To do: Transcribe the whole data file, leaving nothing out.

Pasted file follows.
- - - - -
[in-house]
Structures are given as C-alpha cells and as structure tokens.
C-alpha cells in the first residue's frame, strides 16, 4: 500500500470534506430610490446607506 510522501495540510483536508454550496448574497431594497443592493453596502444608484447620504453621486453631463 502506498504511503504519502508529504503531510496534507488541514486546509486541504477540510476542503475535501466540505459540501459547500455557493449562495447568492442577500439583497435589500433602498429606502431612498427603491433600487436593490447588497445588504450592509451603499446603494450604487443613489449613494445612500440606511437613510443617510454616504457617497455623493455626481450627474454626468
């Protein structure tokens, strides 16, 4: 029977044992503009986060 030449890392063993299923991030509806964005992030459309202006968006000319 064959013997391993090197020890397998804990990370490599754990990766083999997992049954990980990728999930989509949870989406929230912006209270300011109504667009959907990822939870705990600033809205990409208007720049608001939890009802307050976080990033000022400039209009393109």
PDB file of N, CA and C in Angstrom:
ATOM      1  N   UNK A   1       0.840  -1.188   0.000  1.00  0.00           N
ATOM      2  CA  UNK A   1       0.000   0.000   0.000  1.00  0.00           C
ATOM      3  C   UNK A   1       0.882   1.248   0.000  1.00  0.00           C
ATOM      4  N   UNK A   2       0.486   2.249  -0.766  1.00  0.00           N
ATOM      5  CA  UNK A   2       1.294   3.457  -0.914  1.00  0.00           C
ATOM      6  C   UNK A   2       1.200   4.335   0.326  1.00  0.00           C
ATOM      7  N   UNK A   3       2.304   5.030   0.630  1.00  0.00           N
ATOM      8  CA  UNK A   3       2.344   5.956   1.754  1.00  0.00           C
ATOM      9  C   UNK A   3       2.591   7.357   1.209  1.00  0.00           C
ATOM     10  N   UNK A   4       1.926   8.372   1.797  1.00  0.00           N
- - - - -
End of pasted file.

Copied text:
[in-house]
Structures are given as C-alpha cells and as structure tokens.
C-alpha cells in the first residue's frame, strides 16, 4: 500500500470534506430610490446607506 510522501495540510483536508454550496448574497431594497443592493453596502444608484447620504453621486453631463 502506498504511503504519502508529504503531510496534507488541514486546509486541504477540510476542503475535501466540505459540501459547500455557493449562495447568492442577500439583497435589500433602498429606502431612498427603491433600487436593490447588497445588504450592509451603499446603494450604487443613489449613494445612500440606511437613510443617510454616504457617497455623493455626481450627474454626468
């Protein structure tokens, strides 16, 4: 029977044992503009986060 030449890392063993299923991030509806964005992030459309202006968006000319 064959013997391993090197020890397998804990990370490599754990990766083999997992049954990980990728999930989509949870989406929230912006209270300011109504667009959907990822939870705990600033809205990409208007720049608001939890009802307050976080990033000022400039209009393109």
PDB file of N, CA and C in Angstrom:
ATOM      1  N   UNK A   1       0.840  -1.188   0.000  1.00  0.00           N
ATOM      2  CA  UNK A   1       0.000   0.000   0.000  1.00  0.00           C
ATOM      3  C   UNK A   1       0.882   1.248   0.000  1.00  0.00           C
ATOM      4  N   UNK A   2       0.486   2.249  -0.766  1.00  0.00           N
ATOM      5  CA  UNK A   2       1.294   3.457  -0.914  1.00  0.00           C
ATOM      6  C   UNK A   2       1.200   4.335   0.326  1.00  0.00           C
ATOM      7  N   UNK A   3       2.304   5.030   0.630  1.00  0.00           N
ATOM      8  CA  UNK A   3       2.344   5.956   1.754  1.00  0.00           C
ATOM      9  C   UNK A   3       2.591   7.357   1.209  1.00  0.00           C
ATOM     10  N   UNK A   4       1.926   8.372   1.797  1.00  0.00           N